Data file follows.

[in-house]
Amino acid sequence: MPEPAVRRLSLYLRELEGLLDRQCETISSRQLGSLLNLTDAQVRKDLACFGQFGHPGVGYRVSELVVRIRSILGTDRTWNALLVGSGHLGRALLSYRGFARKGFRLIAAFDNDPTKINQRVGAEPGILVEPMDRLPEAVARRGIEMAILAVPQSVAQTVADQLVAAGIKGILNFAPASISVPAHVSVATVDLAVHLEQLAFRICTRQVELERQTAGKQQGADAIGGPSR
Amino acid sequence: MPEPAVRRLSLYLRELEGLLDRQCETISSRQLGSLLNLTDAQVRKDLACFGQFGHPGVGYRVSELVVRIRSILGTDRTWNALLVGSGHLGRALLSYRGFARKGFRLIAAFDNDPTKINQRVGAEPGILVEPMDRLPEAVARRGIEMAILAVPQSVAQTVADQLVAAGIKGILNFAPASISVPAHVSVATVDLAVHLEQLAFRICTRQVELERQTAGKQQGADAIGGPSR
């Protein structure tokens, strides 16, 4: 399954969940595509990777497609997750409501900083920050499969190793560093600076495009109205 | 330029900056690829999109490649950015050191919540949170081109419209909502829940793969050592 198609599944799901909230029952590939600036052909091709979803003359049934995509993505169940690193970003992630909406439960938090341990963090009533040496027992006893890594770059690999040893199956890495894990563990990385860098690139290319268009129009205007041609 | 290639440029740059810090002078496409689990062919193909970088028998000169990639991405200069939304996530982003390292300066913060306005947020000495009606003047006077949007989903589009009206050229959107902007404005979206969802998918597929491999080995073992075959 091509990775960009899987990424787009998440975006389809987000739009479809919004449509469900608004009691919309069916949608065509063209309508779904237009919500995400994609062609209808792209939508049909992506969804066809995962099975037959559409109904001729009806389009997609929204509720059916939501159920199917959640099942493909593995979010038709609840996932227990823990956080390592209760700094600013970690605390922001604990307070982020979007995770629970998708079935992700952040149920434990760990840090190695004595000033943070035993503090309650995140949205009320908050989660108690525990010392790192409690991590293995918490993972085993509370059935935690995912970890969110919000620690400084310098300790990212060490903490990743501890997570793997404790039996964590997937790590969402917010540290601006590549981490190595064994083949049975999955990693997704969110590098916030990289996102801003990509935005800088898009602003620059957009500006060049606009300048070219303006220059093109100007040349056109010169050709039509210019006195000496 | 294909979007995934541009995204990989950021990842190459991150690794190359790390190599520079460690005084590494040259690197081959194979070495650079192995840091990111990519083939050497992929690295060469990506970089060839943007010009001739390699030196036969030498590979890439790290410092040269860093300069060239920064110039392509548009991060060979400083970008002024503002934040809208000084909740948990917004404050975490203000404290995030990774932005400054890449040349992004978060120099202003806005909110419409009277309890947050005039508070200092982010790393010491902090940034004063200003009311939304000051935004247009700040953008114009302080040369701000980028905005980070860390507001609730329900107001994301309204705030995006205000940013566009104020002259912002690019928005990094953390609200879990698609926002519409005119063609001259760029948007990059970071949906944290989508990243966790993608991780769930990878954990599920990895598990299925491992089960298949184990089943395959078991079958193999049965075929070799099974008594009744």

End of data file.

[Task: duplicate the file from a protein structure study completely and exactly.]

[in-house]
Amino acid sequence: MPEPAVRRLSLYLRELEGLLDRQCETISSRQLGSLLNLTDAQVRKDLACFGQFGHPGVGYRVSELVVRIRSILGTDRTWNALLVGSGHLGRALLSYRGFARKGFRLIAAFDNDPTKINQRVGAEPGILVEPMDRLPEAVARRGIEMAILAVPQSVAQTVADQLVAAGIKGILNFAPASISVPAHVSVATVDLAVHLEQLAFRICTRQVELERQTAGKQQGADAIGGPSR
Amino acid sequence: MPEPAVRRLSLYLRELEGLLDRQCETISSRQLGSLLNLTDAQVRKDLACFGQFGHPGVGYRVSELVVRIRSILGTDRTWNALLVGSGHLGRALLSYRGFARKGFRLIAAFDNDPTKINQRVGAEPGILVEPMDRLPEAVARRGIEMAILAVPQSVAQTVADQLVAAGIKGILNFAPASISVPAHVSVATVDLAVHLEQLAFRICTRQVELERQTAGKQQGADAIGGPSR
């Protein structure tokens, strides 16, 4: 399954969940595509990777497609997750409501900083920050499969190793560093600076495009109205 | 330029900056690829999109490649950015050191919540949170081109419209909502829940793969050592 198609599944799901909230029952590939600036052909091709979803003359049934995509993505169940690193970003992630909406439960938090341990963090009533040496027992006893890594770059690999040893199956890495894990563990990385860098690139290319268009129009205007041609 | 290639440029740059810090002078496409689990062919193909970088028998000169990639991405200069939304996530982003390292300066913060306005947020000495009606003047006077949007989903589009009206050229959107902007404005979206969802998918597929491999080995073992075959 091509990775960009899987990424787009998440975006389809987000739009479809919004449509469900608004009691919309069916949608065509063209309508779904237009919500995400994609062609209808792209939508049909992506969804066809995962099975037959559409109904001729009806389009997609929204509720059916939501159920199917959640099942493909593995979010038709609840996932227990823990956080390592209760700094600013970690605390922001604990307070982020979007995770629970998708079935992700952040149920434990760990840090190695004595000033943070035993503090309650995140949205009320908050989660108690525990010392790192409690991590293995918490993972085993509370059935935690995912970890969110919000620690400084310098300790990212060490903490990743501890997570793997404790039996964590997937790590969402917010540290601006590549981490190595064994083949049975999955990693997704969110590098916030990289996102801003990509935005800088898009602003620059957009500006060049606009300048070219303006220059093109100007040349056109010169050709039509210019006195000496 | 294909979007995934541009995204990989950021990842190459991150690794190359790390190599520079460690005084590494040259690197081959194979070495650079192995840091990111990519083939050497992929690295060469990506970089060839943007010009001739390699030196036969030498590979890439790290410092040269860093300069060239920064110039392509548009991060060979400083970008002024503002934040809208000084909740948990917004404050975490203000404290995030990774932005400054890449040349992004978060120099202003806005909110419409009277309890947050005039508070200092982010790393010491902090940034004063200003009311939304000051935004247009700040953008114009302080040369701000980028905005980070860390507001609730329900107001994301309204705030995006205000940013566009104020002259912002690019928005990094953390609200879990698609926002519409005119063609001259760029948007990059970071949906944290989508990243966790993608991780769930990878954990599920990895598990299925491992089960298949184990089943395959078991079958193999049965075929070799099974008594009744």